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Multiplicative order

  1. Sep 9, 2007 #1
    Hey guys, I've been studying some number theory recently and have a question. We know if (a,n) = 1 then a^phi(n) is congruent to 1 (mod n)

    where phi(n) = euler's totient function

    Now my question is the totient function does not always return the smallest possible integer such that a^k is congruent to 1. So how do i find k if phi(n) does not equal k?
  2. jcsd
  3. Sep 9, 2007 #2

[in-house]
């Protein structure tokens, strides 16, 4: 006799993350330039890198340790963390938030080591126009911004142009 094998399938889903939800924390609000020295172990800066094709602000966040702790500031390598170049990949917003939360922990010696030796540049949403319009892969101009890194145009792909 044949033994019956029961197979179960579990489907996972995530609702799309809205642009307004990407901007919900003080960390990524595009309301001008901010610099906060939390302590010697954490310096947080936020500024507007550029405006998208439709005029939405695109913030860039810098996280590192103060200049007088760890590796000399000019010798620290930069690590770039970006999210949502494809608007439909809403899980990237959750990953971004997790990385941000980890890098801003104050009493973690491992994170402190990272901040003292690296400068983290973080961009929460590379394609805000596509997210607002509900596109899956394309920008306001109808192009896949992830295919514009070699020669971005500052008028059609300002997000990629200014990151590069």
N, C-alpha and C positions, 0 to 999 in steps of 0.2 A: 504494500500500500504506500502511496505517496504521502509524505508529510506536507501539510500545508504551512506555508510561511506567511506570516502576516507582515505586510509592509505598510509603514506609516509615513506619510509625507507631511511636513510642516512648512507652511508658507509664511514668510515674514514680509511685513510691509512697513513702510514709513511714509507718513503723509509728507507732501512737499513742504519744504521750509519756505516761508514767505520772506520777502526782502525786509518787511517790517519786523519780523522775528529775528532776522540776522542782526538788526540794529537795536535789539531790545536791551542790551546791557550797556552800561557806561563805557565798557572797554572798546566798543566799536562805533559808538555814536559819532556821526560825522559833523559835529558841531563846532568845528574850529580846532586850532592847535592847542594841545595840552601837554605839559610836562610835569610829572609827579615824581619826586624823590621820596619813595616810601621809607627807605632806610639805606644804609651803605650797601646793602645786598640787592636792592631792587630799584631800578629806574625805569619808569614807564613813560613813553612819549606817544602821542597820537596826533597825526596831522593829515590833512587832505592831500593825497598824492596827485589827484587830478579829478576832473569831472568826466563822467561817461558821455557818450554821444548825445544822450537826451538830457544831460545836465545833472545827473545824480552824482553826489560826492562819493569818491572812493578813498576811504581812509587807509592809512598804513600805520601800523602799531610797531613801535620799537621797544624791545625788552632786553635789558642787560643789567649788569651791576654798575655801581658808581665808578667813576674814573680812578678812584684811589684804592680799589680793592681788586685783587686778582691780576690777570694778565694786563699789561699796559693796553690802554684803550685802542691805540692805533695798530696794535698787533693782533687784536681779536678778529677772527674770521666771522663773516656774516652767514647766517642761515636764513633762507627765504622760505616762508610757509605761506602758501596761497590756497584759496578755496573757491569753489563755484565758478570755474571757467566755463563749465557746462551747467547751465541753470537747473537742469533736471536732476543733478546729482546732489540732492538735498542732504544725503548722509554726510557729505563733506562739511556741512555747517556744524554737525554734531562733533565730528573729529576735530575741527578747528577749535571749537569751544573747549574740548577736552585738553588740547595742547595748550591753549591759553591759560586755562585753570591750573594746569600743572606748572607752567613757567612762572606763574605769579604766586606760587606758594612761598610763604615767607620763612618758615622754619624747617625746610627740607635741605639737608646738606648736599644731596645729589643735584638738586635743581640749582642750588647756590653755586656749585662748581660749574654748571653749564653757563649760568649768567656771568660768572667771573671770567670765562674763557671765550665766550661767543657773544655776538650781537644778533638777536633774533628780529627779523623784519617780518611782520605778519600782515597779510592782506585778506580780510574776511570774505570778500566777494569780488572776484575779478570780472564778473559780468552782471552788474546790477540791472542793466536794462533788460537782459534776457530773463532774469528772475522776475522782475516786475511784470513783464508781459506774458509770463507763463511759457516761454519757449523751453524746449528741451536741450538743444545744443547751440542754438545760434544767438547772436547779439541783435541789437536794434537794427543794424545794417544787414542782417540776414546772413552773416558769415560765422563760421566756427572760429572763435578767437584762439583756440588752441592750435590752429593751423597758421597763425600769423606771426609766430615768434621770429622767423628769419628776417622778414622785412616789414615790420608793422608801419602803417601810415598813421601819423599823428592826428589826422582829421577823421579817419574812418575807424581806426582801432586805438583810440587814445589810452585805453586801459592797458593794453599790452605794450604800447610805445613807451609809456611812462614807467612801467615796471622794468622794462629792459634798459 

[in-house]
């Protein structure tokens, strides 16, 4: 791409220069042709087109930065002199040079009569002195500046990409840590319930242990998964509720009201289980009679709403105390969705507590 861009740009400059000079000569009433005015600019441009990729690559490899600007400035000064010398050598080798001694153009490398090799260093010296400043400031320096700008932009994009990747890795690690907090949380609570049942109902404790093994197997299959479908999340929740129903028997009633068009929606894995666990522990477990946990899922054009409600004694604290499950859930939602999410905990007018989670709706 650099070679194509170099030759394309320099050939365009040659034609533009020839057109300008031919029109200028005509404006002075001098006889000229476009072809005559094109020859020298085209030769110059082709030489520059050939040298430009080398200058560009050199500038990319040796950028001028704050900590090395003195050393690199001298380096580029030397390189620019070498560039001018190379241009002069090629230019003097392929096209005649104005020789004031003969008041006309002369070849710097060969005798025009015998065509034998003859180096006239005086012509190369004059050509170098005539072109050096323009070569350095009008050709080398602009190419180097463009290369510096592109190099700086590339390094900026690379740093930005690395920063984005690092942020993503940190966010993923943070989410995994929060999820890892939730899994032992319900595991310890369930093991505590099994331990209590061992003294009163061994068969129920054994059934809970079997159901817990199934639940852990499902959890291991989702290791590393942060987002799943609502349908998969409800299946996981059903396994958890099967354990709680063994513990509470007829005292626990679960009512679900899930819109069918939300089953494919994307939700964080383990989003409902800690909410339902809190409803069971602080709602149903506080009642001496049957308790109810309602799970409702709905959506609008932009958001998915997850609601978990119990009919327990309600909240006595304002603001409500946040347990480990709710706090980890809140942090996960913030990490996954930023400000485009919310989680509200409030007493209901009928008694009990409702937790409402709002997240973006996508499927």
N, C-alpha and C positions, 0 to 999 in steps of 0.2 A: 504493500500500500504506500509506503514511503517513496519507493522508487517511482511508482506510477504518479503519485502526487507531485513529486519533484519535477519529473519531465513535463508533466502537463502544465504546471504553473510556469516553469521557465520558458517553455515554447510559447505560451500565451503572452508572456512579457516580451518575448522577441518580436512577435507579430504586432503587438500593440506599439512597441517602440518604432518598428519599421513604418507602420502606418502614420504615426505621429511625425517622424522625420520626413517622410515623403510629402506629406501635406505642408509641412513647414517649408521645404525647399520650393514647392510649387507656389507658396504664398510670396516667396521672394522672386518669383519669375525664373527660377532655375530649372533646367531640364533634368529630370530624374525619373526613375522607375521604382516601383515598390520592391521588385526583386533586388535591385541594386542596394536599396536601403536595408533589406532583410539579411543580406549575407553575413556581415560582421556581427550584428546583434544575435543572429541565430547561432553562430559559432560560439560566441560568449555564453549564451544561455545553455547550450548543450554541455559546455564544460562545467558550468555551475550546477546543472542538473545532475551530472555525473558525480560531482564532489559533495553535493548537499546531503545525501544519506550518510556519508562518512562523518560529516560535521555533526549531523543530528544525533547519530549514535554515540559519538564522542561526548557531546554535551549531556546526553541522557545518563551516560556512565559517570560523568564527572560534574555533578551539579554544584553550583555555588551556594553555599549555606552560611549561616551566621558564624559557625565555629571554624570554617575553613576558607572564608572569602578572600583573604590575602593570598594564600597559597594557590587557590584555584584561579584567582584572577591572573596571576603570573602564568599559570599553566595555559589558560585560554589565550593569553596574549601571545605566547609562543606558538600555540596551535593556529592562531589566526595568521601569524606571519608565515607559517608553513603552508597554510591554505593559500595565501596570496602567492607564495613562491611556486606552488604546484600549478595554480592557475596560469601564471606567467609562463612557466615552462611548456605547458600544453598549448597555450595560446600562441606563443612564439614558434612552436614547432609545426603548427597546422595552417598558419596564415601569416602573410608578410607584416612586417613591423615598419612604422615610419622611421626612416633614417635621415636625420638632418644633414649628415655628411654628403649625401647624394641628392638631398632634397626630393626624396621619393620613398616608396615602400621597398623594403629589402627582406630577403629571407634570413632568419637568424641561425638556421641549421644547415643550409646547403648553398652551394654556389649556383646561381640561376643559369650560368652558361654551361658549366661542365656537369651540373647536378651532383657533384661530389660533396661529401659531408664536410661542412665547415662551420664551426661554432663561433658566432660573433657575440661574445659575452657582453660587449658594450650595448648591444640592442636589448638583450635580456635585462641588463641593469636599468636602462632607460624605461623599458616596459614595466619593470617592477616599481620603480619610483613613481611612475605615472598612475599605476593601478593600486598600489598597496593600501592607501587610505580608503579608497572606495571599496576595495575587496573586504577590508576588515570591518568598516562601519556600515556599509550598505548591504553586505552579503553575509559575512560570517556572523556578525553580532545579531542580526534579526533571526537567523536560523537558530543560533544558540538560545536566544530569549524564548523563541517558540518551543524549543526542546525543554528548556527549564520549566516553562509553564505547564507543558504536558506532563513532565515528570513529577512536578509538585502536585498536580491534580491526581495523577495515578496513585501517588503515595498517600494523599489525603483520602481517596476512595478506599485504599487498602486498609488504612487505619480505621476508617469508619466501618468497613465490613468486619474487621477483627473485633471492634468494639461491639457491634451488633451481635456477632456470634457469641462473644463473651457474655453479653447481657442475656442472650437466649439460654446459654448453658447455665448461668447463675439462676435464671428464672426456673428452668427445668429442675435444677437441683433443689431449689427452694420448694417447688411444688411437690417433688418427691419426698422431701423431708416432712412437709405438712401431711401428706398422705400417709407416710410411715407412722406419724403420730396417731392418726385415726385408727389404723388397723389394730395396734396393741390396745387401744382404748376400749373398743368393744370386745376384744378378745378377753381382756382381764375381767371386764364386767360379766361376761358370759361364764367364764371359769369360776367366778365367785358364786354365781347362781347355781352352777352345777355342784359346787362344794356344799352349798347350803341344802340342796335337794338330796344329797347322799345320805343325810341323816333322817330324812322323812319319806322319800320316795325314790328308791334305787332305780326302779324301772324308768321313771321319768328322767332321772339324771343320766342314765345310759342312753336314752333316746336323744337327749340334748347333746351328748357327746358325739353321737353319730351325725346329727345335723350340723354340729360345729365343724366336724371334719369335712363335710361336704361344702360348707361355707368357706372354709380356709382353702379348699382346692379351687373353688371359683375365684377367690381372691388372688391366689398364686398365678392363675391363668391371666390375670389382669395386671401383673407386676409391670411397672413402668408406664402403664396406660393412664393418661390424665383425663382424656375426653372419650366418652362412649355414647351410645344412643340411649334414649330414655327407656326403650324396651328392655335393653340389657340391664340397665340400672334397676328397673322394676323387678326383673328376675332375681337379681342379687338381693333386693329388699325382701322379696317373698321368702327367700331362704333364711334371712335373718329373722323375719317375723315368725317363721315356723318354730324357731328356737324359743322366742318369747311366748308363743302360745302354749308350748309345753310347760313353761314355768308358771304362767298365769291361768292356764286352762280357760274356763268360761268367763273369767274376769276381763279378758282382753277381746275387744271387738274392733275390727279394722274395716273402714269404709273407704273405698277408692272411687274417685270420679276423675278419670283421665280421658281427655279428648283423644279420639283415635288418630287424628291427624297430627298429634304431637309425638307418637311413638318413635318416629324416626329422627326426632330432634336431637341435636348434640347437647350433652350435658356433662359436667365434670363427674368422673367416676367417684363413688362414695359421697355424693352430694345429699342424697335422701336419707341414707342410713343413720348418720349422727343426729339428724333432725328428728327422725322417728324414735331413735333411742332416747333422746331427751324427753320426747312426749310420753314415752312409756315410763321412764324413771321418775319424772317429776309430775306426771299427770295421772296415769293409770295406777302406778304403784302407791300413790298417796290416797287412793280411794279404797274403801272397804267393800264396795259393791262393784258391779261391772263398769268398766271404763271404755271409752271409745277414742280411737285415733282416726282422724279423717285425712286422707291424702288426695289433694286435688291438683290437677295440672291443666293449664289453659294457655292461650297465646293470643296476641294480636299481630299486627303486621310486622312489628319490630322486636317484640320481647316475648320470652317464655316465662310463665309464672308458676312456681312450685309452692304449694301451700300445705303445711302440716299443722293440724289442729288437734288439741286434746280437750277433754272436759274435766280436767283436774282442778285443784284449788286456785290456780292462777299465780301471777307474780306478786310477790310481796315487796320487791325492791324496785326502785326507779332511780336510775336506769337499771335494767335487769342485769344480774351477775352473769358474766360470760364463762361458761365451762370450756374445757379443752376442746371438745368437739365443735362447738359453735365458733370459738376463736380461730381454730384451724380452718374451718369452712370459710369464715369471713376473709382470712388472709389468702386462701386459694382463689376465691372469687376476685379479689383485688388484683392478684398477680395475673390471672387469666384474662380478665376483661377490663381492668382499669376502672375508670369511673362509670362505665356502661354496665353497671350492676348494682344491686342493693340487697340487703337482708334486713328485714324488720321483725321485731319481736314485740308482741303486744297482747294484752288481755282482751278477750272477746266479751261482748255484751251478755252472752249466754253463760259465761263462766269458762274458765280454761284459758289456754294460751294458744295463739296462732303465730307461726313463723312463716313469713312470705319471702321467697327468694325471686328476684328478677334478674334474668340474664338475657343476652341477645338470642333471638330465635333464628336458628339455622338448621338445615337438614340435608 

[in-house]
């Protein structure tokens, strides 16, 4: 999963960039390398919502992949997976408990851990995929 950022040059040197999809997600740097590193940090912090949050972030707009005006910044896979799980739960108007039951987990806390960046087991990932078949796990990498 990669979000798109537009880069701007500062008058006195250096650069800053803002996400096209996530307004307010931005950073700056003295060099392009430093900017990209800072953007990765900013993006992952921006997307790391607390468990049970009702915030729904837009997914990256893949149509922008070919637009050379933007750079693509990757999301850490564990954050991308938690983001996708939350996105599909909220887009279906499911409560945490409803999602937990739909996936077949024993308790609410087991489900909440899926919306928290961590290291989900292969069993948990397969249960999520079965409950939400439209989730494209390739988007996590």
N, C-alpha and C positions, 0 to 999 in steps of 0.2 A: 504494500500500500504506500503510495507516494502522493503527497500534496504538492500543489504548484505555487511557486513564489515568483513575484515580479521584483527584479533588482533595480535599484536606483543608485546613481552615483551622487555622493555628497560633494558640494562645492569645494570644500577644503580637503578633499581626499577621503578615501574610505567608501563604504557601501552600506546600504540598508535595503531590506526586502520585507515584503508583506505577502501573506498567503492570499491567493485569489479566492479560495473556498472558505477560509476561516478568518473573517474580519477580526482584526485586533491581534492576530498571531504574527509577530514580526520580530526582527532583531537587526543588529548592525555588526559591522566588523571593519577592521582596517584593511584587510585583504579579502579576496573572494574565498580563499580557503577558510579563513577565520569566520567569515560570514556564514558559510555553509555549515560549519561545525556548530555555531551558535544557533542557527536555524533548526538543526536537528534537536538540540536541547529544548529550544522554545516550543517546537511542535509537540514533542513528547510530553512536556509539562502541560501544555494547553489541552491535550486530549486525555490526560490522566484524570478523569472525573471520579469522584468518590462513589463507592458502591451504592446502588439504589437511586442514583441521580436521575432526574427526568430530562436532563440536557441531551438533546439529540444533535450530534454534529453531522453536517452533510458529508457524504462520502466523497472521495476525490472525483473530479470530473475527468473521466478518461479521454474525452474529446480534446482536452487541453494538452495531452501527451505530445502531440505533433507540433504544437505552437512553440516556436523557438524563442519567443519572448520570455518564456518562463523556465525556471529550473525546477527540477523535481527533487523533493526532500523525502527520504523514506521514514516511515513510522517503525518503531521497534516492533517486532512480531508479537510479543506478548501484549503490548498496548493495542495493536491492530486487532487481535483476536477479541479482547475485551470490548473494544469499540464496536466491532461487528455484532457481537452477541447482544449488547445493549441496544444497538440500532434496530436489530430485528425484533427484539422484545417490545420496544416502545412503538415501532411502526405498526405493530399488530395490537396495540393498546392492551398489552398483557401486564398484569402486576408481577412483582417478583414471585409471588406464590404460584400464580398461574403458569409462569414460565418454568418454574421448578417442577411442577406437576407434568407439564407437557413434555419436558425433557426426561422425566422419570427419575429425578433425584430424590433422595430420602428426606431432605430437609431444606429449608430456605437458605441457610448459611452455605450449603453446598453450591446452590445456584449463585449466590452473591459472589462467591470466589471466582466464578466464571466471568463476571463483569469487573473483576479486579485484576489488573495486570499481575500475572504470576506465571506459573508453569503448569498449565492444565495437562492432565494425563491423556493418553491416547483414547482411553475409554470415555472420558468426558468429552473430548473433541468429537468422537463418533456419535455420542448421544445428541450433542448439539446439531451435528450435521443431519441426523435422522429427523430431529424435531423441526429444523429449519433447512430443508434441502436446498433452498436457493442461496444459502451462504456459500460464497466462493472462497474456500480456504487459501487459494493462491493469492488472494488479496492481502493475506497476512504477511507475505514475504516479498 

k would be a divisor of phi(n) but as far as I know there is no known formula for specific n and a except for a = +/-1 mod n in which case k = 1 or 2.
  4. Sep 10, 2007 #3
    The numbers that has phi(n) as there orders are called primitive roots. It is still an unresolved problem in mathematics, i.e. how to determine the primitive roots of numbers. (However, something about special cases are known).

    Thus, brute force is the best way to go.
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